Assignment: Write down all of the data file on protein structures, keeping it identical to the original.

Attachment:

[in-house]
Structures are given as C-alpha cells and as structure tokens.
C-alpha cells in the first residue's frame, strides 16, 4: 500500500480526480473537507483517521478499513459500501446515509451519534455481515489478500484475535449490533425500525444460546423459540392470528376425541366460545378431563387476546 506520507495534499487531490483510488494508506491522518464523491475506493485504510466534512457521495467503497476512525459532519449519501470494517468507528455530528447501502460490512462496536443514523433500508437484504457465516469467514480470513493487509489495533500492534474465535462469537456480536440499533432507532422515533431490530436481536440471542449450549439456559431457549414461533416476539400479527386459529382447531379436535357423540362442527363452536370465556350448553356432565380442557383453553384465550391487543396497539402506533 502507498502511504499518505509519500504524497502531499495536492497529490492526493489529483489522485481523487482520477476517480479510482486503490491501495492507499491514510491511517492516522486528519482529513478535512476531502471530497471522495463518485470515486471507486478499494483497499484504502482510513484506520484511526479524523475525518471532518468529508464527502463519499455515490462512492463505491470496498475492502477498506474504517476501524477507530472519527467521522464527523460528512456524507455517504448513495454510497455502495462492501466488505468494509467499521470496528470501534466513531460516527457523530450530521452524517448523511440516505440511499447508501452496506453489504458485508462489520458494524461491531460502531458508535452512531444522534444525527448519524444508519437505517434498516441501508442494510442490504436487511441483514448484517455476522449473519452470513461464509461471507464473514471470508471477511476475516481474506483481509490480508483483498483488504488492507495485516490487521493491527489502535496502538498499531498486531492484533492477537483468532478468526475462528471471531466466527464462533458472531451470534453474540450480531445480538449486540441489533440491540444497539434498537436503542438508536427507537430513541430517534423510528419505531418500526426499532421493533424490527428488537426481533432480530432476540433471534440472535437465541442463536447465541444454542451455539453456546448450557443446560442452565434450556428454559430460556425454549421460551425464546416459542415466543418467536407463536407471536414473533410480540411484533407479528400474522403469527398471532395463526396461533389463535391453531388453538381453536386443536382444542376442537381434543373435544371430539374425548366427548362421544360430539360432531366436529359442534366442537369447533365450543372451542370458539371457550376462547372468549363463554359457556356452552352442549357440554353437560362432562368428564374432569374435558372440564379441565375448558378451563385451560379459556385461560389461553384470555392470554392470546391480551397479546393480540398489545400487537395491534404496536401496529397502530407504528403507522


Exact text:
[in-house]
Structures are given as C-alpha cells and as structure tokens.
C-alpha cells in the first residue's frame, strides 16, 4: 500500500480526480473537507483517521478499513459500501446515509451519534455481515489478500484475535449490533425500525444460546423459540392470528376425541366460545378431563387476546 506520507495534499487531490483510488494508506491522518464523491475506493485504510466534512457521495467503497476512525459532519449519501470494517468507528455530528447501502460490512462496536443514523433500508437484504457465516469467514480470513493487509489495533500492534474465535462469537456480536440499533432507532422515533431490530436481536440471542449450549439456559431457549414461533416476539400479527386459529382447531379436535357423540362442527363452536370465556350448553356432565380442557383453553384465550391487543396497539402506533 502507498502511504499518505509519500504524497502531499495536492497529490492526493489529483489522485481523487482520477476517480479510482486503490491501495492507499491514510491511517492516522486528519482529513478535512476531502471530497471522495463518485470515486471507486478499494483497499484504502482510513484506520484511526479524523475525518471532518468529508464527502463519499455515490462512492463505491470496498475492502477498506474504517476501524477507530472519527467521522464527523460528512456524507455517504448513495454510497455502495462492501466488505468494509467499521470496528470501534466513531460516527457523530450530521452524517448523511440516505440511499447508501452496506453489504458485508462489520458494524461491531460502531458508535452512531444522534444525527448519524444508519437505517434498516441501508442494510442490504436487511441483514448484517455476522449473519452470513461464509461471507464473514471470508471477511476475516481474506483481509490480508483483498483488504488492507495485516490487521493491527489502535496502538498499531498486531492484533492477537483468532478468526475462528471471531466466527464462533458472531451470534453474540450480531445480538449486540441489533440491540444497539434498537436503542438508536427507537430513541430517534423510528419505531418500526426499532421493533424490527428488537426481533432480530432476540433471534440472535437465541442463536447465541444454542451455539453456546448450557443446560442452565434450556428454559430460556425454549421460551425464546416459542415466543418467536407463536407471536414473533410480540411484533407479528400474522403469527398471532395463526396461533389463535391453531388453538381453536386443536382444542376442537381434543373435544371430539374425548366427548362421544360430539360432531366436529359442534366442537369447533365450543372451542370458539371457550376462547372468549363463554359457556356452552352442549357440554353437560362432562368428564374432569374435558372440564379441565375448558378451563385451560379459556385461560389461553384470555392470554392470546391480551397479546393480540398489545400487537395491534404496536401496529397502530407504528403507522